The word itself originally means writing room. (Scriptorium is a Latin word that means “place for writing.” It was a place where books were copied and illuminated (painted). A scribe wrote the text for a book and an artist, called an illuminator, painted the pictures and decorations. Scribes and illuminators made each book by hand)
Yes – everything is made and painted by hand. The paper isn’t always handmade but is a specially made parchment, to which I adapt the right look of age and patina, creating an imitation of a real, antique artwork that looks several hundred years old.
The best pieces take between 40 to 80 hours to make, depending on the richness and quality it has to have. Some products take several years to paint for example, the Jeanne d’Arc-series or the Codex Manesse-series. It all depends on time, a proper environment, proper lighting and a quiet space to work. Since all the pieces are unique and take long time to complete, the prices of the products are set based on the amount of time spent making each unique artwork.
Yes and no. They are kept as close to the original as possible, both in color and motive. It takes way too long to hit 100% accuracy and in some cases the original manuscripts are damaged by age and use or the colors have faded. So I take my liberty to interpret how they are supposed to look. In some cases I even work on some extra detail that didn’t exist on the original.
In some products, everything is made using the proper, original techniques. I vary between the original means of creating these artworks, but I also utilize modern techniques; for example, I don’t always make the colors, quills or pencils myself. I experiment a lot to reach a familiarity with the many techniques and possibilities. Therefore there is often found a variation in both paper used and color pigmentation – and there are no two pieces that are the same, everything is unique.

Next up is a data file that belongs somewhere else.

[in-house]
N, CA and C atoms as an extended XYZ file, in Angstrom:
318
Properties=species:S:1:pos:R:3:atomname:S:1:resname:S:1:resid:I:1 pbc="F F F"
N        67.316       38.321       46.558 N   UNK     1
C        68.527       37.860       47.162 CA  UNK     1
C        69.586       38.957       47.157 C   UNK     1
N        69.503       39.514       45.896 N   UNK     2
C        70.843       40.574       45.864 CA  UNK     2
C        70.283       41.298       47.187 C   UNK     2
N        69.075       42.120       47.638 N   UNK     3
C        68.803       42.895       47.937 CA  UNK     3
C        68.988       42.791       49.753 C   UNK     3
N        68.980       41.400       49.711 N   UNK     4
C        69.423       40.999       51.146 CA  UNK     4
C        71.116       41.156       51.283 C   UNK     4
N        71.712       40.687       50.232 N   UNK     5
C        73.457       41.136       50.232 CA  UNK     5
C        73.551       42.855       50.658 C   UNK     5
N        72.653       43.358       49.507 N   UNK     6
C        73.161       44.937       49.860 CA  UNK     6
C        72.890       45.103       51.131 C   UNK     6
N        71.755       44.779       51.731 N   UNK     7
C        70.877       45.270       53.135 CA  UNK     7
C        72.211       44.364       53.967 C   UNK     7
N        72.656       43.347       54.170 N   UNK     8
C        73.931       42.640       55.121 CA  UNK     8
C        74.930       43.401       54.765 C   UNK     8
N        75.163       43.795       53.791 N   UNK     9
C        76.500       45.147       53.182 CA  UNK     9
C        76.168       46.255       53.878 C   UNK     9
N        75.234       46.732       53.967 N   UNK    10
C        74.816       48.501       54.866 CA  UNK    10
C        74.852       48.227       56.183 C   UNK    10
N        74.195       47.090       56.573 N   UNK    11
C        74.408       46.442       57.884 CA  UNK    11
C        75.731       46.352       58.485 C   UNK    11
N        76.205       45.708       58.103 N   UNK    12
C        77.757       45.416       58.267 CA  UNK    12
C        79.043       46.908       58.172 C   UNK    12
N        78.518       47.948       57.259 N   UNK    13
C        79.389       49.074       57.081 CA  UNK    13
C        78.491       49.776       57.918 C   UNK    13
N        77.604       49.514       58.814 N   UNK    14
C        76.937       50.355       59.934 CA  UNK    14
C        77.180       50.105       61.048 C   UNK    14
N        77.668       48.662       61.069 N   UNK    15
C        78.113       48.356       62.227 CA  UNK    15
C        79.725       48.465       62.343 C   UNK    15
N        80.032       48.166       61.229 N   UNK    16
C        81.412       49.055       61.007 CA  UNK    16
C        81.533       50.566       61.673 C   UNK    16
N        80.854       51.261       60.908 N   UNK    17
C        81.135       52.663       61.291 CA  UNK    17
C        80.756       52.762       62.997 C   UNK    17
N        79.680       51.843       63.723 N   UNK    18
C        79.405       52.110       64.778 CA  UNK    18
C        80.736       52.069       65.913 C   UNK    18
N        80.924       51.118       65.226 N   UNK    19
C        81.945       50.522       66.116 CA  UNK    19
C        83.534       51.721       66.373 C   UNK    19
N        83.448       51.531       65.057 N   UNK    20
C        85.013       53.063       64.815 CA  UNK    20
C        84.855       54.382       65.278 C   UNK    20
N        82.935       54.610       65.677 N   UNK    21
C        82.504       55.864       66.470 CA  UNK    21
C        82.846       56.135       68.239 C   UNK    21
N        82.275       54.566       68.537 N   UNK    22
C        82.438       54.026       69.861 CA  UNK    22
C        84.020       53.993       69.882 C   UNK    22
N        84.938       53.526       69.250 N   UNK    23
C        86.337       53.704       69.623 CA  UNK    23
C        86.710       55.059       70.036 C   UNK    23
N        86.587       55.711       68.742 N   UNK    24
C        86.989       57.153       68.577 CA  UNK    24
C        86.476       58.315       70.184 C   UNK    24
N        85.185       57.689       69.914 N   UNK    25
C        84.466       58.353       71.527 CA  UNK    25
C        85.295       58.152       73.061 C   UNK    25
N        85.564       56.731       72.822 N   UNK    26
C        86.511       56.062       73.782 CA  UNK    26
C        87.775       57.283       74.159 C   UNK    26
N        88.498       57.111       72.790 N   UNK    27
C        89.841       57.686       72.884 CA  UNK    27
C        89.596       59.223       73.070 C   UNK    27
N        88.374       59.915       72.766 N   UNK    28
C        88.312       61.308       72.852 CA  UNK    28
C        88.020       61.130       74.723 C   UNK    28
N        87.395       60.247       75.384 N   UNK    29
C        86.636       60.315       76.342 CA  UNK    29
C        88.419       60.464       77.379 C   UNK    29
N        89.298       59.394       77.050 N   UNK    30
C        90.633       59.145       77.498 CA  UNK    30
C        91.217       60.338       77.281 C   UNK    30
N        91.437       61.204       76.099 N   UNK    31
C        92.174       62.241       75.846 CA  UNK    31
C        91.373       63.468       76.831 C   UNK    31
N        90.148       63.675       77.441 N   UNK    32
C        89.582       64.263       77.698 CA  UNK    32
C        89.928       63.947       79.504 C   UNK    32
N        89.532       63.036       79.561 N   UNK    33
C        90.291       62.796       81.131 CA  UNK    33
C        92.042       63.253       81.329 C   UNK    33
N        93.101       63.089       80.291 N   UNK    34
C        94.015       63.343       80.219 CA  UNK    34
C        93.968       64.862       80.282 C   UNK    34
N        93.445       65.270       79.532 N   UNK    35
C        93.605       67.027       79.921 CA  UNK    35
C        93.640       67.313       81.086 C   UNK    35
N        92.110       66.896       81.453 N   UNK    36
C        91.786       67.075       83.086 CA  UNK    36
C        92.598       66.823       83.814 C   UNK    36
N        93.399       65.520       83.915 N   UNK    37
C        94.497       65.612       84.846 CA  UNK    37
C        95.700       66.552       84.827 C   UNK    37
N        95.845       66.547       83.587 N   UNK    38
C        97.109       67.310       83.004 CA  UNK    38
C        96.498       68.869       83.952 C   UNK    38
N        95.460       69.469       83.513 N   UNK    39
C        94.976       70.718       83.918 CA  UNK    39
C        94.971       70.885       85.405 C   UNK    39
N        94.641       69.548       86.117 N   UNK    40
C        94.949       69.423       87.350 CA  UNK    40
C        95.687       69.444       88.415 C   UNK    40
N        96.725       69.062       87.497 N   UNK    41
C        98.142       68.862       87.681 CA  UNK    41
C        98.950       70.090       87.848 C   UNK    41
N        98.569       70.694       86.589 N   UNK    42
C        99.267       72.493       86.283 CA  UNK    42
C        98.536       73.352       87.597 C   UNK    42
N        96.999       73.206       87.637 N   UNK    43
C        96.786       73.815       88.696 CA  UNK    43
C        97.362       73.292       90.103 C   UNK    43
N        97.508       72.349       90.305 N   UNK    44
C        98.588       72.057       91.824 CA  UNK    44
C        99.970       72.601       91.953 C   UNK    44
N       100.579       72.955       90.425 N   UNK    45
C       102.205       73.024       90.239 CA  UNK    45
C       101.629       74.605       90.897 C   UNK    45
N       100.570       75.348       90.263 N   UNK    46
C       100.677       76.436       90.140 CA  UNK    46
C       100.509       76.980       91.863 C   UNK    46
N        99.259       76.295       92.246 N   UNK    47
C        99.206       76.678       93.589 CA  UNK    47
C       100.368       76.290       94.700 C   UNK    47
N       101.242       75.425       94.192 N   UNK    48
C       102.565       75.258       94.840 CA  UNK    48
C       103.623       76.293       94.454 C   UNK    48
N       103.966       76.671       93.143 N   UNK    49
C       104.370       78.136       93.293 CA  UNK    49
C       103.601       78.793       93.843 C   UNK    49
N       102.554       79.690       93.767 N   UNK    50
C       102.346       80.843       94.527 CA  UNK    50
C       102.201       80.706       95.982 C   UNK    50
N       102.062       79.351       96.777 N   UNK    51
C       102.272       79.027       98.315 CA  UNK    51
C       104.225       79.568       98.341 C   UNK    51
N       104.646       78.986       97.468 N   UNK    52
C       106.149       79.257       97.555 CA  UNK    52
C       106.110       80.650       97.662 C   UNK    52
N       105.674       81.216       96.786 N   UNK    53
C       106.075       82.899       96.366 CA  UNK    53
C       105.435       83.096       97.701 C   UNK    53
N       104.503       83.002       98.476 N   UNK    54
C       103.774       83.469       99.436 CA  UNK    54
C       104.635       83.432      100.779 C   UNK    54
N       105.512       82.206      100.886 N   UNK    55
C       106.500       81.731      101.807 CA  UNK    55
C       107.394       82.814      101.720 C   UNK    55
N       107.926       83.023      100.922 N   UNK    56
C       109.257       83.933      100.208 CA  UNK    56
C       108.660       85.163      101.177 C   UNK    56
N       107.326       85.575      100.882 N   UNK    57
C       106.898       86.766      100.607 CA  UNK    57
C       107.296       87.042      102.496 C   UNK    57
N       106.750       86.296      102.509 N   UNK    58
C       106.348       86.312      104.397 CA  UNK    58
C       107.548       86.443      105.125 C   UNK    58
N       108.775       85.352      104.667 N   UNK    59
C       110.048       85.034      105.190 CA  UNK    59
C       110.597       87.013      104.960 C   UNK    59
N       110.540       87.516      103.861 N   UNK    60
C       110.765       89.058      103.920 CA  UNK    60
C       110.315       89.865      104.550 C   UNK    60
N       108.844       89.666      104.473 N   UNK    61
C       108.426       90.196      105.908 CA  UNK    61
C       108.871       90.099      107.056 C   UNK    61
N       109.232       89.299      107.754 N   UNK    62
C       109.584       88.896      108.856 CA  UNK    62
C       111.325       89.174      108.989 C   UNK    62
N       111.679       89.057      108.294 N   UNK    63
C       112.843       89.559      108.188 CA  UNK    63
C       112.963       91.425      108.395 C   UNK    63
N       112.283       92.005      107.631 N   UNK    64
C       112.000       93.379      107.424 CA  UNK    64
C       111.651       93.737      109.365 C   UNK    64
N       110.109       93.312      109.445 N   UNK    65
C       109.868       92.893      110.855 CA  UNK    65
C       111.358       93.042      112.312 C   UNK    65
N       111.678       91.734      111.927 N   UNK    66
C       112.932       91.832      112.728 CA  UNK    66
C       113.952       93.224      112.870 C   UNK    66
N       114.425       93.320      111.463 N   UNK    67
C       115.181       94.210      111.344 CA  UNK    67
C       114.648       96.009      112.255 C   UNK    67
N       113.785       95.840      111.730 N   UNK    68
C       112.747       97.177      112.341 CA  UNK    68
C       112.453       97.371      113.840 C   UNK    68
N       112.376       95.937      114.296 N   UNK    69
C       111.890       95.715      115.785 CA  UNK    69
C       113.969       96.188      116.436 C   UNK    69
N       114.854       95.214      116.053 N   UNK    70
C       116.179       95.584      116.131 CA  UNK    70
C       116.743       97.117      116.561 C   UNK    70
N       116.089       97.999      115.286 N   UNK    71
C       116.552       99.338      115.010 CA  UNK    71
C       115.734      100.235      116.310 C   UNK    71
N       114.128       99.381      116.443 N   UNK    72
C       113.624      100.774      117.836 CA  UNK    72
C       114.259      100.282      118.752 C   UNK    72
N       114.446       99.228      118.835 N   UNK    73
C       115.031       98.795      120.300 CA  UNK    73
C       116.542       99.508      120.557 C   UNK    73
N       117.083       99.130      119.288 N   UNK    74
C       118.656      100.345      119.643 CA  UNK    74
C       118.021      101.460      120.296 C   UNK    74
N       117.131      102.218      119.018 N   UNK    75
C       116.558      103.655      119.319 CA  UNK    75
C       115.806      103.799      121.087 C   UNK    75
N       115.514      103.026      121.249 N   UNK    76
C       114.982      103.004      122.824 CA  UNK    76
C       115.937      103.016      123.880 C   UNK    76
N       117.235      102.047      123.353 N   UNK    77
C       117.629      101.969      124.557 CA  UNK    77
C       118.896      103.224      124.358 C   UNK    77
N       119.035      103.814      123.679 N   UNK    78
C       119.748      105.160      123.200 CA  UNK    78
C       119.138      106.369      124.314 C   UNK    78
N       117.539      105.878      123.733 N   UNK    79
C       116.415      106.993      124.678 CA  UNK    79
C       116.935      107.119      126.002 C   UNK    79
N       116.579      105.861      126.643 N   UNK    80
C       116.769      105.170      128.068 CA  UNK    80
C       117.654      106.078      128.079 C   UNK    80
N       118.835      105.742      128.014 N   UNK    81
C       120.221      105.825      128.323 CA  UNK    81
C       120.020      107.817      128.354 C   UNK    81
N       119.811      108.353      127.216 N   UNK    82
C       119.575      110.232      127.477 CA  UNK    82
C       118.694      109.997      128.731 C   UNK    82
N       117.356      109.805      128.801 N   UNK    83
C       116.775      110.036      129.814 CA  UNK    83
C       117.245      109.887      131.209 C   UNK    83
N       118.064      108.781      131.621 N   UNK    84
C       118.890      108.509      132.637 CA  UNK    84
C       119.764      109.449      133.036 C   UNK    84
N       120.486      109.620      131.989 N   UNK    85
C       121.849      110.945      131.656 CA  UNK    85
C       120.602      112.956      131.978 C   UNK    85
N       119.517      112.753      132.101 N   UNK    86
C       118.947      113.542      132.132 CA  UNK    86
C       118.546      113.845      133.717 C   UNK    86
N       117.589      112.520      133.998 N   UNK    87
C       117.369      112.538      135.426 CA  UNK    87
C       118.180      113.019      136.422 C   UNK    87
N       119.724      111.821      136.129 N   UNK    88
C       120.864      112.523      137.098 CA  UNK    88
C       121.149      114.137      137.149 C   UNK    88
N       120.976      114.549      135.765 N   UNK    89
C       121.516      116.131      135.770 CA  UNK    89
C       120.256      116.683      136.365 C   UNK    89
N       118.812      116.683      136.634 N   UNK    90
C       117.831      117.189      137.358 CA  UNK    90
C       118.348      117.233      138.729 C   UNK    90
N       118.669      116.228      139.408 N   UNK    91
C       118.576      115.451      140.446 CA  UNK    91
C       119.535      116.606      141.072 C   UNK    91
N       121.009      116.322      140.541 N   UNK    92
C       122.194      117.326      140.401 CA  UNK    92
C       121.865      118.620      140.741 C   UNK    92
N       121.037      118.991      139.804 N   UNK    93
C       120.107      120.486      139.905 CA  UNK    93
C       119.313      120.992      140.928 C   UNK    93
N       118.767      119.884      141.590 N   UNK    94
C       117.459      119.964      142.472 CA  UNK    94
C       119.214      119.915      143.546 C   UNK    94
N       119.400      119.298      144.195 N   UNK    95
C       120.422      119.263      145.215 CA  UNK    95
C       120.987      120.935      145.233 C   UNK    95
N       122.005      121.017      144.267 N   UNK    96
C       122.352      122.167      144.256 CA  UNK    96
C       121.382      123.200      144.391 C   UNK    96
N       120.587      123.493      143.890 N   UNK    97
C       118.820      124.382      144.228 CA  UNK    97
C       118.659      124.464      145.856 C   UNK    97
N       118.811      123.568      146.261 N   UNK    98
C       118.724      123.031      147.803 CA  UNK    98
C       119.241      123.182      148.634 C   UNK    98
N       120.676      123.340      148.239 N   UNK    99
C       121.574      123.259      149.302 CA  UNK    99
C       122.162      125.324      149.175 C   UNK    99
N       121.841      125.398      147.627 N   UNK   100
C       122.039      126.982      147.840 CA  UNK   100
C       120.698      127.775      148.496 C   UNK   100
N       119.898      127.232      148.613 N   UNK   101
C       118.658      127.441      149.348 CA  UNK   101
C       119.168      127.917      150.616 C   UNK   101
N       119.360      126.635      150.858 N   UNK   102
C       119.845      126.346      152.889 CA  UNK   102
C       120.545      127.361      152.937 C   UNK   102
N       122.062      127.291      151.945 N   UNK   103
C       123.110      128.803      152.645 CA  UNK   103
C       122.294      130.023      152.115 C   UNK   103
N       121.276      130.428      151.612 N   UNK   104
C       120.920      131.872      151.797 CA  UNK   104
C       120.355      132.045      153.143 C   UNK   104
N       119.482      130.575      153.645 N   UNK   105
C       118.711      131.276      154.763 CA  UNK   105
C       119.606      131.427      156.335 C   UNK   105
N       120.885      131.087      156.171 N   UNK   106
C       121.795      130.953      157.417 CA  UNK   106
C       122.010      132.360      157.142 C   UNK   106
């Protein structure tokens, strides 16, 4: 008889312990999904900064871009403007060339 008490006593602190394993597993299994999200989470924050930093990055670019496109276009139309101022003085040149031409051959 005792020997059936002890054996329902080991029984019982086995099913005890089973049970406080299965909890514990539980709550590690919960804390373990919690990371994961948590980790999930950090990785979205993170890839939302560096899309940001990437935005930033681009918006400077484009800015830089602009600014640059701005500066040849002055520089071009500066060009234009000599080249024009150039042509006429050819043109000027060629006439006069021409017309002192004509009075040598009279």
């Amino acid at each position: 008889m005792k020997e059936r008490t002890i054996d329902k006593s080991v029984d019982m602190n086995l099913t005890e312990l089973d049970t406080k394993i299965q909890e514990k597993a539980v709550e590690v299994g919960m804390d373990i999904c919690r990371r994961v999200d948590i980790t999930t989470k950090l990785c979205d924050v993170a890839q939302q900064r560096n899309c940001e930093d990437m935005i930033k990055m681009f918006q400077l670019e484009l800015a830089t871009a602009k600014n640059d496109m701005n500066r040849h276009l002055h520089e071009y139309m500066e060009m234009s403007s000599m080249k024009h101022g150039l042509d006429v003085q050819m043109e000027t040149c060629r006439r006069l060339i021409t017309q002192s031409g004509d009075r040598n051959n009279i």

There are a few reasons for that. I am very fond of homemade and especially handmade artisanal paper. Paper was also used in the Middle Ages; even the old Egyptians used papyrus, a primitive form of paper. Some products were made using animal hides, others either on wood or linen.
When paintings were copied in the Middle Ages, both the work and the craftsman’s title was miniature-painting copyist, scribe or illuminator. Although in modern times it’s most often called graphical designer, illustrator or artist.
When I work, I sometimes philosophize about who the original artist was, his life and what he was thinking about, when he was creating the artwork. Often when I work, I have a candle lit by my side and I listen to medieval music to create the correct mood. The music is actually an important part of the process. I feel like I’m in a sort of a ‘time machine’ when I create these beautiful pictures, so I think my inspiration is a part of the painting process itself – right from the first few lines, to the final details; as well as attempting to recreate the original as accurately as possible which I think is the greatest challenge.
I have no plans about this at this point in time, but possibly in the future somewhere here in Denmark. The only place where I sometimes go, though not often, is my favorite place, the Medieval Center at Nykøbing Falster. If I’m not there, there is a good chance that some of my talented colleagues are.
Yes there is, but only in Danish. If I don’t have the time for it – or I don’t believe I’m talented enough in a specific field, I can possibly contact a colleague who would then be able to lecture instead. You are welcome to contact me for further information.